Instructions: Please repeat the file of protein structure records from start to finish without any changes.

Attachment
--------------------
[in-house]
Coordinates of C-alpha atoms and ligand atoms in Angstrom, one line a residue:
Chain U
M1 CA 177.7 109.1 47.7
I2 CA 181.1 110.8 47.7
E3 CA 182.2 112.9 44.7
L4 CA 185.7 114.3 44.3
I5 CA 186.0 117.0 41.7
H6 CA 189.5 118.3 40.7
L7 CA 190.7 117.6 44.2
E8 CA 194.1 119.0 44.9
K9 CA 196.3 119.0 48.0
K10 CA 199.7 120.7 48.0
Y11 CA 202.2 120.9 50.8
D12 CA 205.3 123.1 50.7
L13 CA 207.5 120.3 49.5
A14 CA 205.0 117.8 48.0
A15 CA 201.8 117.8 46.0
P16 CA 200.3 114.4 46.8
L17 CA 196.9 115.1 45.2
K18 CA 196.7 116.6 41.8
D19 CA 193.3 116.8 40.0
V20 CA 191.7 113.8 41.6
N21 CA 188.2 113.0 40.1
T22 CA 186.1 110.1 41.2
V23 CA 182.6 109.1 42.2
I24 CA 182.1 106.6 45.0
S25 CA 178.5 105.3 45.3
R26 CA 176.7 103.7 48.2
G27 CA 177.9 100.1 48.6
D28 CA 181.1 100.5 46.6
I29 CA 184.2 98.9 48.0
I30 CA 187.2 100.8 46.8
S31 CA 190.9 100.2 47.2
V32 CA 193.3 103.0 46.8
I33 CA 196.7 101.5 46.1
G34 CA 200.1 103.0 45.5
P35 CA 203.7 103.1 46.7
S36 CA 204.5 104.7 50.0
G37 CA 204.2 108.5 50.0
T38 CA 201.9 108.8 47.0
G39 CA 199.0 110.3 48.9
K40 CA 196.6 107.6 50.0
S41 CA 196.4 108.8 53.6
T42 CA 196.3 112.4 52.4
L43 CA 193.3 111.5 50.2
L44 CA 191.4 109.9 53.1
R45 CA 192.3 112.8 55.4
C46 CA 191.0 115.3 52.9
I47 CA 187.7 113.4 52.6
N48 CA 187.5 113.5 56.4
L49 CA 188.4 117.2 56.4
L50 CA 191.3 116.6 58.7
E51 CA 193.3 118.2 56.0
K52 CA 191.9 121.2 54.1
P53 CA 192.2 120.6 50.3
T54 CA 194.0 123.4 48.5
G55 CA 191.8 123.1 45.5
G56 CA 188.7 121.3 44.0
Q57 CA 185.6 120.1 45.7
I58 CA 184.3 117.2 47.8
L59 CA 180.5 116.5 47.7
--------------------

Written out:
[in-house]
Coordinates of C-alpha atoms and ligand atoms in Angstrom, one line a residue:
Chain U
M1 CA 177.7 109.1 47.7
I2 CA 181.1 110.8 47.7
E3 CA 182.2 112.9 44.7
L4 CA 185.7 114.3 44.3
I5 CA 186.0 117.0 41.7
H6 CA 189.5 118.3 40.7
L7 CA 190.7 117.6 44.2
E8 CA 194.1 119.0 44.9
K9 CA 196.3 119.0 48.0
K10 CA 199.7 120.7 48.0
Y11 CA 202.2 120.9 50.8
D12 CA 205.3 123.1 50.7
L13 CA 207.5 120.3 49.5
A14 CA 205.0 117.8 48.0
A15 CA 201.8 117.8 46.0
P16 CA 200.3 114.4 46.8
L17 CA 196.9 115.1 45.2
K18 CA 196.7 116.6 41.8
D19 CA 193.3 116.8 40.0
V20 CA 191.7 113.8 41.6
N21 CA 188.2 113.0 40.1
T22 CA 186.1 110.1 41.2
V23 CA 182.6 109.1 42.2
I24 CA 182.1 106.6 45.0
S25 CA 178.5 105.3 45.3
R26 CA 176.7 103.7 48.2
G27 CA 177.9 100.1 48.6
D28 CA 181.1 100.5 46.6
I29 CA 184.2 98.9 48.0
I30 CA 187.2 100.8 46.8
S31 CA 190.9 100.2 47.2
V32 CA 193.3 103.0 46.8
I33 CA 196.7 101.5 46.1
G34 CA 200.1 103.0 45.5
P35 CA 203.7 103.1 46.7
S36 CA 204.5 104.7 50.0
G37 CA 204.2 108.5 50.0
T38 CA 201.9 108.8 47.0
G39 CA 199.0 110.3 48.9
K40 CA 196.6 107.6 50.0
S41 CA 196.4 108.8 53.6
T42 CA 196.3 112.4 52.4
L43 CA 193.3 111.5 50.2
L44 CA 191.4 109.9 53.1
R45 CA 192.3 112.8 55.4
C46 CA 191.0 115.3 52.9
I47 CA 187.7 113.4 52.6
N48 CA 187.5 113.5 56.4
L49 CA 188.4 117.2 56.4
L50 CA 191.3 116.6 58.7
E51 CA 193.3 118.2 56.0
K52 CA 191.9 121.2 54.1
P53 CA 192.2 120.6 50.3
T54 CA 194.0 123.4 48.5
G55 CA 191.8 123.1 45.5
G56 CA 188.7 121.3 44.0
Q57 CA 185.6 120.1 45.7
I58 CA 184.3 117.2 47.8
L59 CA 180.5 116.5 47.7